If I'm not mistaken, FluxBox? is a fork of the BlackBoxWindowManager. Blackbox has several forks to its codebase: FluxBox? (which adds window grouping and tabs), HackedBox? (which removes the toolbar completely and aims to remove Blackbox's "bloat"), and OpenBox (which aims to be an optimized yet featurefull BlackBox). Blackbox is already pretty minimal as-is, having only a root window menu to start apps and no icons whatsoever. It is also one of the lighter WindowManagers around. On my LinuxOperatingSystem box, it loads within 3 seconds, considering I load a lot of apps in my .xinitrc and that I have an AMD K6-266Mhz box. The speed is anecdotal of course -- JmIbanez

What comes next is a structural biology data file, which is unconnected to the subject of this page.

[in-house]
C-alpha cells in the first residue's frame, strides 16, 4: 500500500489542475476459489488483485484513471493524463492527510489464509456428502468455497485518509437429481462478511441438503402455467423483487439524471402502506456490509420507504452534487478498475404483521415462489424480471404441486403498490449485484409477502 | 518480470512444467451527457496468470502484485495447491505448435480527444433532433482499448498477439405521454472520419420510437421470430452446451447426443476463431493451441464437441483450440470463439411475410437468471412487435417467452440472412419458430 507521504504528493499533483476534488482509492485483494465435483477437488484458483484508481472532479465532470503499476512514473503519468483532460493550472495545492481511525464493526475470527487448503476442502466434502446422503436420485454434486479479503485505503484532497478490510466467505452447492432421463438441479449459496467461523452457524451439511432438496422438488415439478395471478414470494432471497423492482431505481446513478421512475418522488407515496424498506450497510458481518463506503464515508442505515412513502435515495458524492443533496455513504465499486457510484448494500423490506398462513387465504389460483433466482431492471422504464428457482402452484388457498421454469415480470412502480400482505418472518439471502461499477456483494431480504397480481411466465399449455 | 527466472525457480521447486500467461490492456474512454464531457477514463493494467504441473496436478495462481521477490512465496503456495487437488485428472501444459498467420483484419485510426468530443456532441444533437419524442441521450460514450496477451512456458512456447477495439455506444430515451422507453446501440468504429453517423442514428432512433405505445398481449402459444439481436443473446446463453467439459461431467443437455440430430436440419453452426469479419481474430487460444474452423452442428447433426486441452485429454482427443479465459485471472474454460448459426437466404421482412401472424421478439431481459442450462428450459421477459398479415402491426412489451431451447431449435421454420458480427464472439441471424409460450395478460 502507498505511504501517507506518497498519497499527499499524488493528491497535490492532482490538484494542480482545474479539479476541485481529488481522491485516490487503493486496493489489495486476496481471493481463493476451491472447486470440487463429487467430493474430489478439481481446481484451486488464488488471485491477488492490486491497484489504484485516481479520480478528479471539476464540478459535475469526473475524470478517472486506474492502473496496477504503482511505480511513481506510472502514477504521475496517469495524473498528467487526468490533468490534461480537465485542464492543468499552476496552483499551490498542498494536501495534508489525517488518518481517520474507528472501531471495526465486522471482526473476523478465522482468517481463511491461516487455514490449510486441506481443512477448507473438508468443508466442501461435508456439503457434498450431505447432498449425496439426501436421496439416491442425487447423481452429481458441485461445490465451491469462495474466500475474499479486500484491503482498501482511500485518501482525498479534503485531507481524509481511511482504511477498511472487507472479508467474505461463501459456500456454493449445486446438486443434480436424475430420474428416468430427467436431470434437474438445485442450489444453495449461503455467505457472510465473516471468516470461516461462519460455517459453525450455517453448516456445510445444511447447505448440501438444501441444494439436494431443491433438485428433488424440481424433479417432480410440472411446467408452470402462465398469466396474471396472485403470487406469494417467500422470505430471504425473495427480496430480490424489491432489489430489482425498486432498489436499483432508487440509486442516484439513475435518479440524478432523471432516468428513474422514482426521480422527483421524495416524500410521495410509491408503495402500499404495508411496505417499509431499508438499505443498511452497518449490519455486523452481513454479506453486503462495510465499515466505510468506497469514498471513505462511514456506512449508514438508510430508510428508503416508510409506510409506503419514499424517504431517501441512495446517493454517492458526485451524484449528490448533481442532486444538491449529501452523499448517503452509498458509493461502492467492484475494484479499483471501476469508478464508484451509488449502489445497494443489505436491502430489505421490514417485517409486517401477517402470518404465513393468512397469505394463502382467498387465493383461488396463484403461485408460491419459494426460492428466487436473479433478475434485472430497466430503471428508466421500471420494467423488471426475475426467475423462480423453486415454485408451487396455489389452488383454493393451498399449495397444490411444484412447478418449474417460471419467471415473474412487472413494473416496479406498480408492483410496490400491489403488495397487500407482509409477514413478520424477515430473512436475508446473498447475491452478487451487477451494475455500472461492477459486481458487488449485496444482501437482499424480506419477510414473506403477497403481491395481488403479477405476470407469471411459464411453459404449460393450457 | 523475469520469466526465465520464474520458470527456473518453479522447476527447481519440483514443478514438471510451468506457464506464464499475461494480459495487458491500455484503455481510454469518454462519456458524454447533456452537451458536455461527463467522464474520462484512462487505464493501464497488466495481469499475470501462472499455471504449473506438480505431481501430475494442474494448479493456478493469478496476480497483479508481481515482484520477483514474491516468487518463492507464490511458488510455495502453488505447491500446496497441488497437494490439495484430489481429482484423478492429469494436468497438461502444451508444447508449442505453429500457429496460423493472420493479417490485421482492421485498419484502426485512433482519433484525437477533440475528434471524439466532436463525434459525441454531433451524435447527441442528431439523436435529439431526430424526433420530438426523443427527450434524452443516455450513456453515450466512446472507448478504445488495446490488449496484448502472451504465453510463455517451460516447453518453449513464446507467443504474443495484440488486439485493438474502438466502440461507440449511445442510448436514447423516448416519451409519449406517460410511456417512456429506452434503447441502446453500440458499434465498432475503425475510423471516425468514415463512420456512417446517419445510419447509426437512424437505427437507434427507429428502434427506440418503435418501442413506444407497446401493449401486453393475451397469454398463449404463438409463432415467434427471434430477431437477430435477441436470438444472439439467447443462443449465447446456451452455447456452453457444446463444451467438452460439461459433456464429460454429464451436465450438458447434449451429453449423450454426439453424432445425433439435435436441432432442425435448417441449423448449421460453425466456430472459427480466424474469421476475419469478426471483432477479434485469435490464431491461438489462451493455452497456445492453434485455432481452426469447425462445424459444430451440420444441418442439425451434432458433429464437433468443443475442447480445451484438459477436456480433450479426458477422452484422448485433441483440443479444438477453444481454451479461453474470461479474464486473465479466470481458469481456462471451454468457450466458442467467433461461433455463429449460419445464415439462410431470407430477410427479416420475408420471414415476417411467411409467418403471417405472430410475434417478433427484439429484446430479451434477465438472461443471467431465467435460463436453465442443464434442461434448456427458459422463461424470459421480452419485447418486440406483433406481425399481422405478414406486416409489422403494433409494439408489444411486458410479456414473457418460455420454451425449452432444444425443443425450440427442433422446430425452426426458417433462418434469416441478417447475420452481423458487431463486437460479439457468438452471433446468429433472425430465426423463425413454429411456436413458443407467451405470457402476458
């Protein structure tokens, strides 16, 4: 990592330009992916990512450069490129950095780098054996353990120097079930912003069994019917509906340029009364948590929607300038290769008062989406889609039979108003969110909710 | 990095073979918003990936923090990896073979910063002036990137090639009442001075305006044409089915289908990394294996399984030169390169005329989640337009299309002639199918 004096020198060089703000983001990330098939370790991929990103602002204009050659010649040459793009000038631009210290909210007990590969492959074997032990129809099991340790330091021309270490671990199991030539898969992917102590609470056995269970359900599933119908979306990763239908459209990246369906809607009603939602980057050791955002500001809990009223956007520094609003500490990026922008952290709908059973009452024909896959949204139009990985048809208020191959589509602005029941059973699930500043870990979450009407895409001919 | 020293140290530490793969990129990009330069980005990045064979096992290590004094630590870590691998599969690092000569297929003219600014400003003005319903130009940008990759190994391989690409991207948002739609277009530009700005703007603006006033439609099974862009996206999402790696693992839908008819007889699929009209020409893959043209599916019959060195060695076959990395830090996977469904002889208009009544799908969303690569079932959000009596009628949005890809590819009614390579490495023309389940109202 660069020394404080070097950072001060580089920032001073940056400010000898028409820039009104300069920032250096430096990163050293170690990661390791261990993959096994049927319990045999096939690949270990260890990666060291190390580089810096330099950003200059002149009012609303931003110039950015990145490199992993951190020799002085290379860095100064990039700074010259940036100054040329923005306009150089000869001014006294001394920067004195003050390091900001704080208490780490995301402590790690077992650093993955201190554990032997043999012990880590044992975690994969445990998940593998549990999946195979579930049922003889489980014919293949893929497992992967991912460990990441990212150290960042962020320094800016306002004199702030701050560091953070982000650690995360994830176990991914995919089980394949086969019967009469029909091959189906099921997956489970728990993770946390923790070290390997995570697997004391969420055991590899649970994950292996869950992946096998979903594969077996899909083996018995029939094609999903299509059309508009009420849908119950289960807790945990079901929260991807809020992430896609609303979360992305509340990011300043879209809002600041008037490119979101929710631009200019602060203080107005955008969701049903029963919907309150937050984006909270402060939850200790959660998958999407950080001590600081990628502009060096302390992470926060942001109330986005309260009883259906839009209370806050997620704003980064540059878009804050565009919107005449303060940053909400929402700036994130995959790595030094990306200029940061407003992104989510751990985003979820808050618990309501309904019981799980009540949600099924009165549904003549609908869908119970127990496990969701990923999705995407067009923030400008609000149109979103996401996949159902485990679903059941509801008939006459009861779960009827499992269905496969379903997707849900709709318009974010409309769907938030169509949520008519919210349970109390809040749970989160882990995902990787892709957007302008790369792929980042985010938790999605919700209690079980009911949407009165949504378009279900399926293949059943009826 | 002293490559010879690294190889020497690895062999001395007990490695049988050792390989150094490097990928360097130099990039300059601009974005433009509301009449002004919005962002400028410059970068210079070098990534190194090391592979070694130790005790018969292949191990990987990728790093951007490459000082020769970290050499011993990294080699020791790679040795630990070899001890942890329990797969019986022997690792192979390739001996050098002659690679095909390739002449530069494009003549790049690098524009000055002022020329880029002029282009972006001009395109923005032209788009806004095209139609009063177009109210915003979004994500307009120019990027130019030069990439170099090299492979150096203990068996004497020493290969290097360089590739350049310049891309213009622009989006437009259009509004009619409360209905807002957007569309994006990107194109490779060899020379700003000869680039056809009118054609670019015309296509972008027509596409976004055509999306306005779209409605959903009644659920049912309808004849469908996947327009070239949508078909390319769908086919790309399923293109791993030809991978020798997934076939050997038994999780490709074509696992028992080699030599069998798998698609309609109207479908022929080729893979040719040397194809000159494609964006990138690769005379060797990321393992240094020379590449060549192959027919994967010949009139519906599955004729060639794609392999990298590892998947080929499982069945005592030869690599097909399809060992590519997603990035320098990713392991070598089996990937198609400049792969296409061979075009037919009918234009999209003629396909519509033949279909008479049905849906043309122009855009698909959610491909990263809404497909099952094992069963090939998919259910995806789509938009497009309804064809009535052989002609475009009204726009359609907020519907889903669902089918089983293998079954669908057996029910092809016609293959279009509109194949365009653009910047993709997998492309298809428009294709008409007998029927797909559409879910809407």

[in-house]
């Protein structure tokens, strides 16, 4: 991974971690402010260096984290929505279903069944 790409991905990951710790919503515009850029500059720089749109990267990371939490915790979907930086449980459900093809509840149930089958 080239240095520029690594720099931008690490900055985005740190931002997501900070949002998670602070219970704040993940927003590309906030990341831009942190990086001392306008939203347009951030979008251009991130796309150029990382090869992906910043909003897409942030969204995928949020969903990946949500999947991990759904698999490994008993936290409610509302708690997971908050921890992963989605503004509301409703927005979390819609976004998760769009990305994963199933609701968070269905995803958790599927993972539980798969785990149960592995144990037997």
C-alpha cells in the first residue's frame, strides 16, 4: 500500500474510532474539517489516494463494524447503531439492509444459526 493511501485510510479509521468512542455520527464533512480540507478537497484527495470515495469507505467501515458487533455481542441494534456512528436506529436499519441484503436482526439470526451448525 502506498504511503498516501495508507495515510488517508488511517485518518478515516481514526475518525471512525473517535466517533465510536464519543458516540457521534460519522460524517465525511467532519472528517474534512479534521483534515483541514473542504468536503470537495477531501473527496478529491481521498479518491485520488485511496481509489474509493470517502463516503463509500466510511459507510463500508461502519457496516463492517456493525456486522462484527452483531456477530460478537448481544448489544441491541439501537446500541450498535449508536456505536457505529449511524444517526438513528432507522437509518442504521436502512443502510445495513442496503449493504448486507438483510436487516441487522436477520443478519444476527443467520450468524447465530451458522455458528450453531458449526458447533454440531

Two more great ones, those being wmii ( and Ion ( Both are worth a look for the frames and tabs types.

And then there's xmonad, written in HaskellLanguage. (

nawm is not a window manager. I use it to manage my windows from my xterm running screen. My .xinitrc is as follows:

  Xgl :1 -fullscreen &
  sleep 2
 xterm -geometry =169x8+2-1

All glory to EksMonad? (XMonad)!! --SamuelFalvo?
You can also try ScrotWm ( Similar to dwm but smarter and easier to configure.
CategoryUnix CategoryLinux